Published: Wednesday, April 26, 1995
Edition: THIRD
Section: METRO
Page: B1
Byline: By FRANK DONZE Staff writer


In theory, it was logical: Use the Rivergate's crumbled, concrete remains to help reclaim a portion of Lake Pontchartrain near West End for a small park.

But somewhere along the line, the city's plan to use rubble from the future site of Harrah's New Orleans Casino went awry, and unauthorized materials such as plywood, aluminum sheets, pipes and other construction debris also were dumped into the water.

No asbestos was among the debris, officials said.

"Whatever went into the lake - and some of it looked like it was trash - it shouldn't have been done," said Carlton Dufrechou, director of the Lake Pontchartrain Foundation, a watchdog group dedicated to cleaning up the lake.

While the construction debris is not considered hazardous, Dufrechou said materials such as pipes and aluminum could cause settling problems for the lakefront reclamation project.

Admitting a mistake was made, officials in Mayor Marc Morial's administration said Tuesday that they have corrected the problem.

"When we learned of the situation, we immediately contacted Harrah's and they have complied with our requests," said Sharon Herrington, director of the mayor's Office of Environmental Affairs. "And to ensure that it doesn't happen again, we have posted a security guard to inspect each load as it arrives."

About two dozen employees of Harrah's general contractor, Centex Landis Construction Co., were at the lakefront Tuesday, removing unauthorized material from the lakefront site along Breakwater Drive.

But Dufrechou said he is concerned that the foundation and area residents were not told about the dumping. "We don't know exactly what this is supposed to be, how big it is or what permits were obtained," Dufrechou said. "We're all functioning with a lack of knowledge."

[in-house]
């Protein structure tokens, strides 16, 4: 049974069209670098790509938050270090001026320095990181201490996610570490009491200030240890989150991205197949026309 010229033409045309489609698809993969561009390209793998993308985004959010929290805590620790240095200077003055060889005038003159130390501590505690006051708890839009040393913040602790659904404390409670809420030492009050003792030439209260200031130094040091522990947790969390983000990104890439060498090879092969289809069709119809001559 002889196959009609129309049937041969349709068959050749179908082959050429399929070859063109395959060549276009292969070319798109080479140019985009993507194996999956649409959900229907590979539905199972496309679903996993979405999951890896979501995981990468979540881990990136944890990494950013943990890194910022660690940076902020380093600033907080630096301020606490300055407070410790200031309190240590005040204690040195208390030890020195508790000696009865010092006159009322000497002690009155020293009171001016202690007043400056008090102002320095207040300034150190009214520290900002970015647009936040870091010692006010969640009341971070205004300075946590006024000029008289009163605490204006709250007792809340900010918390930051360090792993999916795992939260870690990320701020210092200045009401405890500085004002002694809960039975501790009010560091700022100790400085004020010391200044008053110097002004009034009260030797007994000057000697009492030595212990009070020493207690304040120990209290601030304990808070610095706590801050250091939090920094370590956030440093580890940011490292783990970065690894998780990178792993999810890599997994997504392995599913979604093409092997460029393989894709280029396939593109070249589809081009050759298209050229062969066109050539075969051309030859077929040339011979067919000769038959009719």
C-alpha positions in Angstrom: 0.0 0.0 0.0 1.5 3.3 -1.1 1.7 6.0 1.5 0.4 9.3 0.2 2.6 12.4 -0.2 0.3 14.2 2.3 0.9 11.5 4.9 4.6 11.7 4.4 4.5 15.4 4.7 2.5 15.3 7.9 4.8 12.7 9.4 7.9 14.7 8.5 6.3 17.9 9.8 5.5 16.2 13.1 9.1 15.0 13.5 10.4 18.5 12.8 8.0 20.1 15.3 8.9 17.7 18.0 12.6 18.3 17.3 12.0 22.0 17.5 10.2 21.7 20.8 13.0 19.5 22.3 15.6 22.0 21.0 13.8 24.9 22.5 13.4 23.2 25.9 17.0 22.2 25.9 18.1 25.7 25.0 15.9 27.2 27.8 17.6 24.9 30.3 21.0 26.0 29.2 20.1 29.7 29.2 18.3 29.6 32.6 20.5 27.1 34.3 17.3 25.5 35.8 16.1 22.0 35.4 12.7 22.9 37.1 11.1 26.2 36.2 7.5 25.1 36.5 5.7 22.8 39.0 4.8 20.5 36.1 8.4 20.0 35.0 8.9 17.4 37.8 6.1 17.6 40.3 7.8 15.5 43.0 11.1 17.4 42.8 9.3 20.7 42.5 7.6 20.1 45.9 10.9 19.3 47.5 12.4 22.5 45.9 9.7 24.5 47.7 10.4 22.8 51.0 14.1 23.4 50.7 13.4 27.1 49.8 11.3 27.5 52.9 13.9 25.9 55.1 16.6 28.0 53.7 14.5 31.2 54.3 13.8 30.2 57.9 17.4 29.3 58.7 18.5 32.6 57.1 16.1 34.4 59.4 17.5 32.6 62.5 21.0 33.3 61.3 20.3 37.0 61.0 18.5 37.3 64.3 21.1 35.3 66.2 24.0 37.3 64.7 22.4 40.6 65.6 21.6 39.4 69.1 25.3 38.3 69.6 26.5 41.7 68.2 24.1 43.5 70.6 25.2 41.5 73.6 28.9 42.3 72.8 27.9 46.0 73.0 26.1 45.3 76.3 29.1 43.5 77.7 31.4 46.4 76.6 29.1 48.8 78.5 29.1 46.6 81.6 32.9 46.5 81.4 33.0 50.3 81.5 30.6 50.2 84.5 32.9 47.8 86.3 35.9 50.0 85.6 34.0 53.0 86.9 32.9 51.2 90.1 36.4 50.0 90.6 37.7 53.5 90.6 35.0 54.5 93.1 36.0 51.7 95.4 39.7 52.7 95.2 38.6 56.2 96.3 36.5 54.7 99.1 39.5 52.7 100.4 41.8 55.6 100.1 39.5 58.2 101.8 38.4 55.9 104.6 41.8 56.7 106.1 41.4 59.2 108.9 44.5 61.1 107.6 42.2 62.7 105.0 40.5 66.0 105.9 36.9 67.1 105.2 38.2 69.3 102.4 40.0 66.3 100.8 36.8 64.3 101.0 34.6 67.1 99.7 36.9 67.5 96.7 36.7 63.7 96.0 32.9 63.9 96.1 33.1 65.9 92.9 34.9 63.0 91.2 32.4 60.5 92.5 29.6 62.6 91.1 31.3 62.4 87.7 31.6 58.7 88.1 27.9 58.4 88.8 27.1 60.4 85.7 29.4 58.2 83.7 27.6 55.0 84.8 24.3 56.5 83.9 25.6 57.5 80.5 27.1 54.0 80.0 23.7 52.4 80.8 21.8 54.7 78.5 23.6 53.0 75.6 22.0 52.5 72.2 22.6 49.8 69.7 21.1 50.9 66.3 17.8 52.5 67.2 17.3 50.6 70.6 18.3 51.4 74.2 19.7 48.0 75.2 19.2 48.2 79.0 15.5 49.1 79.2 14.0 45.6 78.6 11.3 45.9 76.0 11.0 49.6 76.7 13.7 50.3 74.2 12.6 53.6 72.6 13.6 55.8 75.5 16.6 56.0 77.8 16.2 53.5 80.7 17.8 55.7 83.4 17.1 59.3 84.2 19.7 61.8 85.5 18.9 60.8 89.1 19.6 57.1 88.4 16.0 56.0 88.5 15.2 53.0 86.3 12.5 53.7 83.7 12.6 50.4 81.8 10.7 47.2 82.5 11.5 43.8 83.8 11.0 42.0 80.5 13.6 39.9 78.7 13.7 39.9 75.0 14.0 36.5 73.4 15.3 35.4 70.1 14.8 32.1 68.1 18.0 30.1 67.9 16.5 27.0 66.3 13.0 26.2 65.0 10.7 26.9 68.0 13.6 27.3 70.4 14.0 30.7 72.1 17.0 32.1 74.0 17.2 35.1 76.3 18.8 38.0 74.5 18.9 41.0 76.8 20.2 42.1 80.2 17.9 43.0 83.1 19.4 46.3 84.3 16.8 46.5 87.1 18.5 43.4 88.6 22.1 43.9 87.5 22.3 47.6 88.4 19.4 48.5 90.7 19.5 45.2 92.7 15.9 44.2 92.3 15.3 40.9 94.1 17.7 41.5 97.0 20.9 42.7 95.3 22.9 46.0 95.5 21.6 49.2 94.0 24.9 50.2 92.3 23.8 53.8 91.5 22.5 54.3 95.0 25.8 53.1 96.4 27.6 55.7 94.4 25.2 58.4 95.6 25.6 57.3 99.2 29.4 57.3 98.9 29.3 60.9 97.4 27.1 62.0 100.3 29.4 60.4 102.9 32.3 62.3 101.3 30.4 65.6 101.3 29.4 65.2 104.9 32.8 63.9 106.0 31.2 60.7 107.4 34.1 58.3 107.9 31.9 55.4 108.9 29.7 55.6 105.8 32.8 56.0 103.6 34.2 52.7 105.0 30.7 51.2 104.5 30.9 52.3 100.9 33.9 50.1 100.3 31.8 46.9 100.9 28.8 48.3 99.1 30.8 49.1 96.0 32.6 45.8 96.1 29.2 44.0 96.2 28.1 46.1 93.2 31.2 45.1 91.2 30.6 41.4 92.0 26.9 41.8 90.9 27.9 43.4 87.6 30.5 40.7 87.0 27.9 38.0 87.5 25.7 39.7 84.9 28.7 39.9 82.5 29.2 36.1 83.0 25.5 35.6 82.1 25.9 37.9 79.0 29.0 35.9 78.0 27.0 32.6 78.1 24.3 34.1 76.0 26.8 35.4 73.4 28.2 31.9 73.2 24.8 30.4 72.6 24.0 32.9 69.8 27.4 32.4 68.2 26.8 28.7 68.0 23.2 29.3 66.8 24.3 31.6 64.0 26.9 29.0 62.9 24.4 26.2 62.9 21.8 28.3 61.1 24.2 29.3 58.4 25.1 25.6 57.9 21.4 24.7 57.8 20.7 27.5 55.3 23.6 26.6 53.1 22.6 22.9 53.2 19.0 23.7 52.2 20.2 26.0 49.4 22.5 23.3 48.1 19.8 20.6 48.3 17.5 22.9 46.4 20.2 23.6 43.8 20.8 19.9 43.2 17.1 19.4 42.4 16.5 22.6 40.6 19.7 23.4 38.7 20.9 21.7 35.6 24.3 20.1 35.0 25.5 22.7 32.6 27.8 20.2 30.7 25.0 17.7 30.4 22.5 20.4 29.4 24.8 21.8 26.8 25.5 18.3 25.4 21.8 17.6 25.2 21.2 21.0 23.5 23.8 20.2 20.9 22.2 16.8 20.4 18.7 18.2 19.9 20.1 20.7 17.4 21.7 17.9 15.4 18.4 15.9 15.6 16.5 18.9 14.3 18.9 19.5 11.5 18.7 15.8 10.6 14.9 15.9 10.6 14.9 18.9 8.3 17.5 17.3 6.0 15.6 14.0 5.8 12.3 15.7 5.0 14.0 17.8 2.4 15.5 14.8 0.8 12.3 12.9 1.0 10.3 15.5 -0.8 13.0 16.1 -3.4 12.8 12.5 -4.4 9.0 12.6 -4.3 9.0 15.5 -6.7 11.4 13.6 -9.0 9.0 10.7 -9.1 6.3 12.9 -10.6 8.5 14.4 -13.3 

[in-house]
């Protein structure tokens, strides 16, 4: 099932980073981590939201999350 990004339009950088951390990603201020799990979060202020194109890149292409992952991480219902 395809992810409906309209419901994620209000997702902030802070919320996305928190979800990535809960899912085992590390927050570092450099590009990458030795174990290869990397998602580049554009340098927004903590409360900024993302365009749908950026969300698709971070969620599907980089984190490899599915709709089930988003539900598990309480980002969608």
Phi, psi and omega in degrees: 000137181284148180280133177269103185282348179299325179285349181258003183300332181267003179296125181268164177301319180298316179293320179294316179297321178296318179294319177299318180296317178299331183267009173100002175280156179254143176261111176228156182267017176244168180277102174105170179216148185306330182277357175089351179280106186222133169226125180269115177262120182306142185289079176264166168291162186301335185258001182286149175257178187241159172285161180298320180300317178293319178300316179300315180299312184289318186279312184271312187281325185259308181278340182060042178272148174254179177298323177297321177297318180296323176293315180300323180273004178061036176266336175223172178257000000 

Herrington said plans to create a small park along Breakwater Drive have been on the drawing board for more than 10 years, and the first dumping took place several years ago.

A state permit authorizing the city to pour concrete fill into the lake at the site expires in November, and Herrington said the city moved quickly to take advantage of the tons of debris available from the Rivergate demolition, which was completed last week.

Herrington said the city is paying to have the concrete dumped in the lake.

When money becomes available to finish the project, she said, the city will spread topsoil and plant trees and grass.

Owners of the boathouses on Breakwater Drive began complaining to the city and the Lake Foundation about the dumping two weeks ago.

Herrington said she contacted Harrah's and thought the improper dumping had been halted. But area residents said trucks carrying concrete rubble mixed with wood, steel and other building materials were still arriving Monday.

Herrington said improper materials taken to the site will be set aside for later removal.

Larry Wiesepape, certifications coordinator with the state Department of Environmental Quality, said a state inspector and Army Corps of Engineers officials will inspect the site today.



Rubble dumped into Lake Pontchartrain



Illustration: A truck carries a load of concrete and other debris from demolition of the Rivergate Monday to be used as landfill for the construction of a park on Breakwater Drive at the lakefront.

Problems arose when officials found that unauthorized materials were in the debris.


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